Should You Call People Customers If They Aren’t Paying You?

Paul Walsh

In Episode #731, Nathan interviews Paul Walsh. He’s the founder and CEO of MetaCert, the world’s most-established security company in team collaboration and messaging services. He’s a holder of a full patent for inept URL security. His first company generated $2.2M in Year 1 and he’s also the owner of a Michelin Star Indian restaurant.

Famous Five:

Time Stamped Show Notes:

  • 01:11 – Nathan introduces Paul to the show
  • 02:03 – Team collaboration and messaging services is only a few years old from a vertical perspective
  • 02:34 – MetaCert’s security is focused on the premise that people are using like apps
  • 02:51 – MetaCert’s security is put right into the service and is very specific in their niche
  • 03:10 – In only takes seconds to install MetaCert
    • 03:20 – Before you open a website, MetaCert checks if it is safe
    • 03:31 – MetaCert has a database of classified URLs
    • 03:34 – If the website is safe, nothing will happen
    • 03:55 – If the website isn’t safe, you’ll receive a notification before the site loads
  • 04:19 – MetaCert has their own security protocols to make sure that their database isn’t compromised
  • 04:31 – MetaCert is probably the only small business that has its own threat intelligence system
  • 04:56 – MetaCert has the biggest database of classified URLs
  • 05:12 – Some of their customers are IBM and UCLA
  • 05:25 – Paul believes that even if a user isn’t a paying one, he should be called a customer
    • 05:35 – “We treat them with the same dignity”
  • 06:04 – MetaCert has a good product market fit
  • 06:15 – Most of MetaCert’s customers have started to pay
  • 06:31 – MetaCert has a great dashboard that has an interface with every link and file shared with the company
  • 07:11 – Less than 5% of the users are paying
  • 07:20 – MetaCert turned down the payment system
  • 07:52 – MetaCert had supported themselves through funding with a total of $2.4M
    • 08:17 – Paul has thought about what series A investors look for
    • 08:34 – It’s difficult for a SaaS B2B business to decide on the conversion metric
    • 09:04 – MetaCert has been monitoring data
    • 09:36 – MetaCert is installed in every channel for every customer—which is a privacy risk, but customers still do it
    • 10:08 – A big company won’t just install a free product
    • 10:15 – Paul has talked with their customers and ask their feedback on MetaCert
  • 10:59 – Every customer that installed MetaCert has looked into the pricing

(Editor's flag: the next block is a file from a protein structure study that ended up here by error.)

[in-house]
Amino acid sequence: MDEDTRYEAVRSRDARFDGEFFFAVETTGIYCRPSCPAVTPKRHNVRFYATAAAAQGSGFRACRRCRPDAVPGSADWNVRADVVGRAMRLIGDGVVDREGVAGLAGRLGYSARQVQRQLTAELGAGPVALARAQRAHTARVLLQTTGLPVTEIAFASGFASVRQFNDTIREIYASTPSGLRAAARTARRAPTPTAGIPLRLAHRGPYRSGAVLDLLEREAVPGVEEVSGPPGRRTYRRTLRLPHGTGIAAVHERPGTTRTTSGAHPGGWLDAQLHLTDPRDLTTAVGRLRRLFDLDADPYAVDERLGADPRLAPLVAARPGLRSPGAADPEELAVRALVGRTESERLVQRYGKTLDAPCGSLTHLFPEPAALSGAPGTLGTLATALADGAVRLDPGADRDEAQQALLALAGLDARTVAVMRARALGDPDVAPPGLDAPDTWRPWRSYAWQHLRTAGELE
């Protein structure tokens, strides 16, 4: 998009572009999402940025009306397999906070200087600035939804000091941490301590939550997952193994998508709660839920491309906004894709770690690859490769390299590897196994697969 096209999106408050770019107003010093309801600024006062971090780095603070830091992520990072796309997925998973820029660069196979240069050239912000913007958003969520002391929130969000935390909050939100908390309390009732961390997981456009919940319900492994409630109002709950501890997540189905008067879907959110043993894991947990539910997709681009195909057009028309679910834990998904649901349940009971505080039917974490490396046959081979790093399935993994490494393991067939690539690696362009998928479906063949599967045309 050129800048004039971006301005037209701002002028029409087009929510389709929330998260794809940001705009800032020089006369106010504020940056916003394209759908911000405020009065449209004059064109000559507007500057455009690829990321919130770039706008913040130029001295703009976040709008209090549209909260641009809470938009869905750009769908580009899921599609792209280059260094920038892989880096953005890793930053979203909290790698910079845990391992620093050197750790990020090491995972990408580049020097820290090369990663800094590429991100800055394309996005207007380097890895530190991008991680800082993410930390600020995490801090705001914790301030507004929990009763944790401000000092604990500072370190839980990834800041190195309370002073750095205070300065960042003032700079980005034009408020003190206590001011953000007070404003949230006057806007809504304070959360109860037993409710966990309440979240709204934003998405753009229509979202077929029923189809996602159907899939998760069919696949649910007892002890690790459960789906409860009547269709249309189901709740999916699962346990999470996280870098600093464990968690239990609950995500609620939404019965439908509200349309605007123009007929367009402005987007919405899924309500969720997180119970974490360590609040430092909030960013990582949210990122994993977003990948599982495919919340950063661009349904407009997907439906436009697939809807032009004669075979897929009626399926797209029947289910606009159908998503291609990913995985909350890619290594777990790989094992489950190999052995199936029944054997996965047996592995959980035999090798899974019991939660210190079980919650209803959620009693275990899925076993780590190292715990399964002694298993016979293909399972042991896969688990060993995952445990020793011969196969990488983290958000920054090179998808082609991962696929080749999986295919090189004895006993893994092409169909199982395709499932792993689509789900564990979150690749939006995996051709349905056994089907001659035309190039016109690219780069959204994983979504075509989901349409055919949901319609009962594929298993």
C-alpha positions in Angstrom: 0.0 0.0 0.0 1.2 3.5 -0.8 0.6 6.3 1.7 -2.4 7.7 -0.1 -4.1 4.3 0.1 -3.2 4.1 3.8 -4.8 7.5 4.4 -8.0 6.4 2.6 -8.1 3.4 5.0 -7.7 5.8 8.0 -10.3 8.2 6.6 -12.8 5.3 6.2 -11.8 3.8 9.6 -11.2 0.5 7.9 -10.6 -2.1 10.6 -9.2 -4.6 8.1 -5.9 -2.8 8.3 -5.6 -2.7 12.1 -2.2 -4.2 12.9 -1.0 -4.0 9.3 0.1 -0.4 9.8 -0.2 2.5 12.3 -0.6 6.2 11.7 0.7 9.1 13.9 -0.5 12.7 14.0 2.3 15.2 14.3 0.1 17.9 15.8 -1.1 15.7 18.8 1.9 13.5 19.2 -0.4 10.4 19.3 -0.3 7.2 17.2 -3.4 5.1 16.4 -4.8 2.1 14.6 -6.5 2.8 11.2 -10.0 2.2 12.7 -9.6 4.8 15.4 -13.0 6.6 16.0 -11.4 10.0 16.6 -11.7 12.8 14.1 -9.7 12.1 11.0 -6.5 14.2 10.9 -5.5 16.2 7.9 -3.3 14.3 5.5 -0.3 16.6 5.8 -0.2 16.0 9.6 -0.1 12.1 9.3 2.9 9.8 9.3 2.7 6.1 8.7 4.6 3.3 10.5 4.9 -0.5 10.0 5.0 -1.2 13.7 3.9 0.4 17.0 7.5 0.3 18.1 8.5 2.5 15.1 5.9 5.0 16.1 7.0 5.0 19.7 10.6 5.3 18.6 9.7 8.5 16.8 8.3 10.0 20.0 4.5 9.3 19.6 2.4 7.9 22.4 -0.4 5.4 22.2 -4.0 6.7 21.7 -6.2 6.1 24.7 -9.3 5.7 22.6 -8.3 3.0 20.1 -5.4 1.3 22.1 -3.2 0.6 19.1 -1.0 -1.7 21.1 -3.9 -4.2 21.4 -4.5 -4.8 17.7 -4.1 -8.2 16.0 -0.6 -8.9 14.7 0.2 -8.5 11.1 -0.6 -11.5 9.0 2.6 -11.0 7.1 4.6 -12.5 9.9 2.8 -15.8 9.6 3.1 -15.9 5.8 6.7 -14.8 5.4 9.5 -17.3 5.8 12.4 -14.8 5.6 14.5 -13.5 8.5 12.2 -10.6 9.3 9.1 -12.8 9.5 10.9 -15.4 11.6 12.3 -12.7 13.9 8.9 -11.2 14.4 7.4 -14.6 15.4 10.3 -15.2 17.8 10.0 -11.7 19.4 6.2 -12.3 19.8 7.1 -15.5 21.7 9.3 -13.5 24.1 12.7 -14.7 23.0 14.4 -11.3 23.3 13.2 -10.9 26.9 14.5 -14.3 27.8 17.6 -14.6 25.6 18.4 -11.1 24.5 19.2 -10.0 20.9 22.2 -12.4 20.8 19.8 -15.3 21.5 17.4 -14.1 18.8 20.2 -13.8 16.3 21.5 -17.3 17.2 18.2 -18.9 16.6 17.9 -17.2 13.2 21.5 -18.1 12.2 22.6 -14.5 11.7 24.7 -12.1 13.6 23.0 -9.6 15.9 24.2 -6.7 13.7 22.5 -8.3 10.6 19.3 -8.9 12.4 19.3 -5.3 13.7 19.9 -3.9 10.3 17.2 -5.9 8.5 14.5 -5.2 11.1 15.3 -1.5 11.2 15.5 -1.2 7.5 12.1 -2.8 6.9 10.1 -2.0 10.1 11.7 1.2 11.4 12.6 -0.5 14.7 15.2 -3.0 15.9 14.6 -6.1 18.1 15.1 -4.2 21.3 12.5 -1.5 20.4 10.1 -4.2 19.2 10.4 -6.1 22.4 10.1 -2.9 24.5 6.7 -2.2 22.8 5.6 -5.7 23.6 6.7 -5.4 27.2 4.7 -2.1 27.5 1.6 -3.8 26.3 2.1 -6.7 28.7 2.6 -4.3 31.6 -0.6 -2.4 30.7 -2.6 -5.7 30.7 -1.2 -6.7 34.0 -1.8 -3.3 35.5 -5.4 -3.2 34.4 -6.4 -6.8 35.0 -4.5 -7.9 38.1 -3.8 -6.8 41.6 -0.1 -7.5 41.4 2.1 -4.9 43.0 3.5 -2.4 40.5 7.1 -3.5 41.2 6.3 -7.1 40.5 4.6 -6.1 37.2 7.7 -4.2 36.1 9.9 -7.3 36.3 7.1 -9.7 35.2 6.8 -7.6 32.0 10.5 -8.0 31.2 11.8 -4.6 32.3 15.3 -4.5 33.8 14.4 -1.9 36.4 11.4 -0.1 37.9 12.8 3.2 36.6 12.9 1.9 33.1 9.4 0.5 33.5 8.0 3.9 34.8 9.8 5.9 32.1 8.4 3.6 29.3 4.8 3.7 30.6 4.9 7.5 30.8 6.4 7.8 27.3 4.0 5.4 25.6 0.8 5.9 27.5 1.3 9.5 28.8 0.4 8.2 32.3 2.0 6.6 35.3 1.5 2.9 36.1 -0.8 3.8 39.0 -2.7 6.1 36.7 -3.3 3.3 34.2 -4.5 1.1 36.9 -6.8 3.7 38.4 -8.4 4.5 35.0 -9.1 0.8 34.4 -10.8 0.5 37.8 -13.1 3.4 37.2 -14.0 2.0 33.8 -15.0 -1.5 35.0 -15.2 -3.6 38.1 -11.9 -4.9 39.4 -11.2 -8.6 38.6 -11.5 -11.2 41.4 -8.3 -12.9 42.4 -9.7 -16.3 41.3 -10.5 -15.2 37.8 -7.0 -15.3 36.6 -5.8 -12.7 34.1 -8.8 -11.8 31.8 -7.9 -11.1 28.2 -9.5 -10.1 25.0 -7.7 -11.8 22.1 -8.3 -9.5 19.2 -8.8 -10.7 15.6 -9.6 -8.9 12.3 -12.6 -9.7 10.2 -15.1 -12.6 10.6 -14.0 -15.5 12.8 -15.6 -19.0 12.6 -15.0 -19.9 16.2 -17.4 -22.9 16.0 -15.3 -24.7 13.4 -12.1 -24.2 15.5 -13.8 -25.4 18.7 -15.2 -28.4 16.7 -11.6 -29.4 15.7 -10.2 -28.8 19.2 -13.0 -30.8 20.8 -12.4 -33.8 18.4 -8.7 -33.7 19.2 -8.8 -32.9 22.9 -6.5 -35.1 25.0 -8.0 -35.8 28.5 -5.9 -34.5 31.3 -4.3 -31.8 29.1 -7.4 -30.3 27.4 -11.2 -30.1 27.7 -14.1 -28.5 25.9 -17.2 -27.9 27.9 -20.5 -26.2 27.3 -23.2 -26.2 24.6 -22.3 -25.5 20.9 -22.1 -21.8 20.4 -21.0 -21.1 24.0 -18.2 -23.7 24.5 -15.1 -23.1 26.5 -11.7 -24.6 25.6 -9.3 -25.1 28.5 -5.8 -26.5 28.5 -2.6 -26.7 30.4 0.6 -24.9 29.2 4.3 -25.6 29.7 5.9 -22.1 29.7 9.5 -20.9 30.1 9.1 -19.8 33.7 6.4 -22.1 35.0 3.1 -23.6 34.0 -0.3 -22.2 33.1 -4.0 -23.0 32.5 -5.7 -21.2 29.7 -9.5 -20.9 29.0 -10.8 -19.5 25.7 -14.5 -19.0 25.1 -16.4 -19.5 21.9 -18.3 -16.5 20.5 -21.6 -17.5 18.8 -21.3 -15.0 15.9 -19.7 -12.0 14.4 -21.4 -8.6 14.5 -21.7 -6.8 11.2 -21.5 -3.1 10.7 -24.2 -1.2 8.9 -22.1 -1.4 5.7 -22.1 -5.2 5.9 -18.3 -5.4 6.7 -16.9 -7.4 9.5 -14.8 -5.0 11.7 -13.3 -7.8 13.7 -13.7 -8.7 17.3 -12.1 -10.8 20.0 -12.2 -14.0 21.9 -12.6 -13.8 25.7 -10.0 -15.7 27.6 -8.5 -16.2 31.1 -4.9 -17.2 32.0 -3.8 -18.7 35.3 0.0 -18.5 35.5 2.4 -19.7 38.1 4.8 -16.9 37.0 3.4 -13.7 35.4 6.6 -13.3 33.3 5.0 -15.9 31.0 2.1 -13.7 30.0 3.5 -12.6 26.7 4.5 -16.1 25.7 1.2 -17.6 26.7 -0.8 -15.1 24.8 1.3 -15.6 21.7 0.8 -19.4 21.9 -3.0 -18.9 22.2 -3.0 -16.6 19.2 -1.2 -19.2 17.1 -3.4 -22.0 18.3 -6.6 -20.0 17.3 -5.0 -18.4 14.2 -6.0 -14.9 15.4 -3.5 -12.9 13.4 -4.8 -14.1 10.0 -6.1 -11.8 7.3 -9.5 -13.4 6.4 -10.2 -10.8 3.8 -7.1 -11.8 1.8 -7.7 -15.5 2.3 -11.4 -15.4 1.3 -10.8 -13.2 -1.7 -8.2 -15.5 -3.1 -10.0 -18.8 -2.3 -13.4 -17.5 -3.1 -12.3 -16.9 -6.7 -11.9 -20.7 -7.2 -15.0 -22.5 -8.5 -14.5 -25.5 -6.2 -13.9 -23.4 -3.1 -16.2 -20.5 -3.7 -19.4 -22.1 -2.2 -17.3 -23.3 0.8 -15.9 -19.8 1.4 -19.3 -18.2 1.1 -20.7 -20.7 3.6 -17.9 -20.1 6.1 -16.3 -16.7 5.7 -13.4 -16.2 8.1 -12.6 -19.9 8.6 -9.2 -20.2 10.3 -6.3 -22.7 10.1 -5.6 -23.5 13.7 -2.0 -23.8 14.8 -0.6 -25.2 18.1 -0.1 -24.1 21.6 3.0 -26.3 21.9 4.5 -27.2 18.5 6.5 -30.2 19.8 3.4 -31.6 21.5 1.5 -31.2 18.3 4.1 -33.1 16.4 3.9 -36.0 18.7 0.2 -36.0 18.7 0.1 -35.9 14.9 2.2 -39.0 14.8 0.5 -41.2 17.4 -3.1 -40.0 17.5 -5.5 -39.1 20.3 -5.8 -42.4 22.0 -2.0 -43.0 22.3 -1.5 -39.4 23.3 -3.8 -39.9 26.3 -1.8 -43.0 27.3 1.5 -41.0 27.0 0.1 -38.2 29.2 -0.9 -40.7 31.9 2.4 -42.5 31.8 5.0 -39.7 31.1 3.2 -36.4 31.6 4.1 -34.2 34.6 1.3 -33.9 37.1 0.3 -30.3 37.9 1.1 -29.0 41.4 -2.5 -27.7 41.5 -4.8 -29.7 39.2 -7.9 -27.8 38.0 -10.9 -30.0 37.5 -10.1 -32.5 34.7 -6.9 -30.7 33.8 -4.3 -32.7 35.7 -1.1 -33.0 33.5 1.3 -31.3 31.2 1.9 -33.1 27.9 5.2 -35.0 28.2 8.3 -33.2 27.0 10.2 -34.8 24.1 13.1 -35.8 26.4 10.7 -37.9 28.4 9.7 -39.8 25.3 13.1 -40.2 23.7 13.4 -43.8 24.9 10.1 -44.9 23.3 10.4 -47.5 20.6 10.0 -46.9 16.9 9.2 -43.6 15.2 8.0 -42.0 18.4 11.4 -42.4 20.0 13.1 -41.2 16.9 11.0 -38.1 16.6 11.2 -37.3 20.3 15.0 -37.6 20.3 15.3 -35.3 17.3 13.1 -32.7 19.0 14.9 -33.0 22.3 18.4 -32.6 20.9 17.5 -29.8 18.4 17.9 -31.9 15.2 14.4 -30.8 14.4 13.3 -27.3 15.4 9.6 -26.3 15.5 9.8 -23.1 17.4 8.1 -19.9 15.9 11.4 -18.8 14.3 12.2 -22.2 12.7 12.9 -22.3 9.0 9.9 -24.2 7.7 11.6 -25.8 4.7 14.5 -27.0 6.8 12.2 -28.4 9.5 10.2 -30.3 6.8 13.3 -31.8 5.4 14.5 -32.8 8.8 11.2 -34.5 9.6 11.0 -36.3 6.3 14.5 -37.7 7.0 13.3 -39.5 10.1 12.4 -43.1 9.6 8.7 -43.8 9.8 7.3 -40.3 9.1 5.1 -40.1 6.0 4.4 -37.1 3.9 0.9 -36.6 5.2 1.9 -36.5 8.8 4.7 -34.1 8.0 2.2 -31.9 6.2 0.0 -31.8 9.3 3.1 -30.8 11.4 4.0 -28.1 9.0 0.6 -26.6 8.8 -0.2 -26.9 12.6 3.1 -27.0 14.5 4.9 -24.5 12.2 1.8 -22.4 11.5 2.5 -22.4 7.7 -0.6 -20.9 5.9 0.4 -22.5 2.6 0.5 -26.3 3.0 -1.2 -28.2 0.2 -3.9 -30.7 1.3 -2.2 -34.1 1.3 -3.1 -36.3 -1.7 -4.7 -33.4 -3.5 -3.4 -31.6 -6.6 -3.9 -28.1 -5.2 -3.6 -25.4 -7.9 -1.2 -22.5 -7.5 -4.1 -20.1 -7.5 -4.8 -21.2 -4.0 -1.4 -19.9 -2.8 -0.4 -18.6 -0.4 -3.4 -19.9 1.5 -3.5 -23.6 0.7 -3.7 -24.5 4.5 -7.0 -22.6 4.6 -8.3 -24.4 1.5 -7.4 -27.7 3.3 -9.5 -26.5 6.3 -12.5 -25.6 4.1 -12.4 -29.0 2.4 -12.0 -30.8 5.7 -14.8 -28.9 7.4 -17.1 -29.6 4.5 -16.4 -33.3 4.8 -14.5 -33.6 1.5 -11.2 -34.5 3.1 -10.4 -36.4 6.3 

• 11:17 – There’s an expectation of paying after the 7-day trial
  • 11:28 – MetaCert is a SaaS model
  • 11:30 – Pricing starts at $1.50 per user per month
    • 12:11 – The average customer is a company with 350 users
    • 12:25 – $500-600 per month is the average starting point per company
  • 12:38 – Around 1200 customers have installed MetaCert through Slack and Hipchat
    • 12:44 – With zero inbound and outbound marketing
    • 13:00 – Most traffic comes from Slack and Hipchat
    • 13:14 – MetaCert didn’t negotiate with Slack and Hipchat
    • 13:21 – Hipchat has blogged about MetaCert
  • 14:43 – There’s a lot of people who don’t care about security, but there are those who still do
  • 15:04 – Most IT people are more concerned about insider threats than external hacks
  • 15:50 – Paul turned on their revenue for a number of reasons
  • 16:30 – Moving from customers to users
  • 16:57 – Building the platform took Paul a significant amount of years with continued tweaking
  • 17:10 – Paul’s reason why he didn’t turn on the revenue initially
  • 17:46 – Paul has built a great relationship with their customers
  • 17:51 – A lot of security companies are using MetaCert
  • 18:09 – Nathan wants to understand how Paul can build a big business out of MetaCert
  • 19:08 – Paul believes that before charging their customers, there should be a product fit which Nathan disagrees
  • 21:15 – Paul defines product fit
  • 22:50 – The market opportunity
  • 23:18 – MetaCert has become the most-established in the space
  • 23:39 – MetaCert has all the right tools in place
  • 24:43 – “You just don’t jump to revenue”
  • 25:00 – Nathan has seen some of the most successful B2B SaaS business that had prepay, then get validation for the business
  • 26:14 – Paul, on the other hand, believes that it’s rare for a customer to agree to prepay without trying a product
  • 28:12 – The Famous Five

3 Key Points:

  1. The definition of users and customers won’t always be the same for each company.
  2. Knowing your product fit before charging customers will help your customers see the value of your product right away.
  3. Being secure online has becoming a necessity to many because there are more inside threats.

Resources Mentioned:

  • The Top Inbox – The site Nathan uses to schedule emails to be sent later, set reminders in inbox, track opens, and follow-up with email sequences
  • GetLatka – Database of all B2B SaaS companies who have been on my show including their revenue, CAC, churn, ARPU and more
  • Klipfolio – Track your business performance across all departments for FREE
  • Hotjar – Nathan uses Hotjar to track what you’re doing on this site. He gets a video of each user visit like where they clicked and scrolled to make the site a better experience
  • Acuity Scheduling – Nathan uses Acuity to schedule his podcast interviews and appointments
  • Host Gator– The site Nathan uses to buy his domain names and hosting for the cheapest price possible
  • Audible– Nathan uses Audible when he’s driving from Austin to San Antonio (1.5-hour drive) to listen to audio books
  • Show Notes provided by Mallard Creatives